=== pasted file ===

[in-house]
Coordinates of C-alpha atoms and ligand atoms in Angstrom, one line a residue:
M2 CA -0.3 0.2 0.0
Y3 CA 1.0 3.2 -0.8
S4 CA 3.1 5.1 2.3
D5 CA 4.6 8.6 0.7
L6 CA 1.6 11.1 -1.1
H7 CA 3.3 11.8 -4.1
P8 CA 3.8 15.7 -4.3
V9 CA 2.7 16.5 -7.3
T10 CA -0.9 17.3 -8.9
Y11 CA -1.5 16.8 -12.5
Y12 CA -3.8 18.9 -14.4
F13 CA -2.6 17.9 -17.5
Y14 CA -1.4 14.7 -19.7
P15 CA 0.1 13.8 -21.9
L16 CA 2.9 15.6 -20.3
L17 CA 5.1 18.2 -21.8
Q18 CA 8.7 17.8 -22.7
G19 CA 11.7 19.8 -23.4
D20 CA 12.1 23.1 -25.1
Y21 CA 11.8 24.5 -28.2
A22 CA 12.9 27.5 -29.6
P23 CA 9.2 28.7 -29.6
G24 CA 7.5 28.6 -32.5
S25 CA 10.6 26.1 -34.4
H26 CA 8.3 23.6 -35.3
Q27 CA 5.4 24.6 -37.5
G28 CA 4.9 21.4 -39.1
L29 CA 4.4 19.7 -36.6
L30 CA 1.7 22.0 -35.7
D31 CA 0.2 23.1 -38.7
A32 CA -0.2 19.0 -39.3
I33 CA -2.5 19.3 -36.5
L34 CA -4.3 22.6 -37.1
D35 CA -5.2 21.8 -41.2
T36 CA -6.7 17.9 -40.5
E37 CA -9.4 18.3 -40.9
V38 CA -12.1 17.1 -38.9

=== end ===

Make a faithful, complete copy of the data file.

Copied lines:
[in-house]
Coordinates of C-alpha atoms and ligand atoms in Angstrom, one line a residue:
M2 CA -0.3 0.2 0.0
Y3 CA 1.0 3.2 -0.8
S4 CA 3.1 5.1 2.3
D5 CA 4.6 8.6 0.7
L6 CA 1.6 11.1 -1.1
H7 CA 3.3 11.8 -4.1
P8 CA 3.8 15.7 -4.3
V9 CA 2.7 16.5 -7.3
T10 CA -0.9 17.3 -8.9
Y11 CA -1.5 16.8 -12.5
Y12 CA -3.8 18.9 -14.4
F13 CA -2.6 17.9 -17.5
Y14 CA -1.4 14.7 -19.7
P15 CA 0.1 13.8 -21.9
L16 CA 2.9 15.6 -20.3
L17 CA 5.1 18.2 -21.8
Q18 CA 8.7 17.8 -22.7
G19 CA 11.7 19.8 -23.4
D20 CA 12.1 23.1 -25.1
Y21 CA 11.8 24.5 -28.2
A22 CA 12.9 27.5 -29.6
P23 CA 9.2 28.7 -29.6
G24 CA 7.5 28.6 -32.5
S25 CA 10.6 26.1 -34.4
H26 CA 8.3 23.6 -35.3
Q27 CA 5.4 24.6 -37.5
G28 CA 4.9 21.4 -39.1
L29 CA 4.4 19.7 -36.6
L30 CA 1.7 22.0 -35.7
D31 CA 0.2 23.1 -38.7
A32 CA -0.2 19.0 -39.3
I33 CA -2.5 19.3 -36.5
L34 CA -4.3 22.6 -37.1
D35 CA -5.2 21.8 -41.2
T36 CA -6.7 17.9 -40.5
E37 CA -9.4 18.3 -40.9
V38 CA -12.1 17.1 -38.9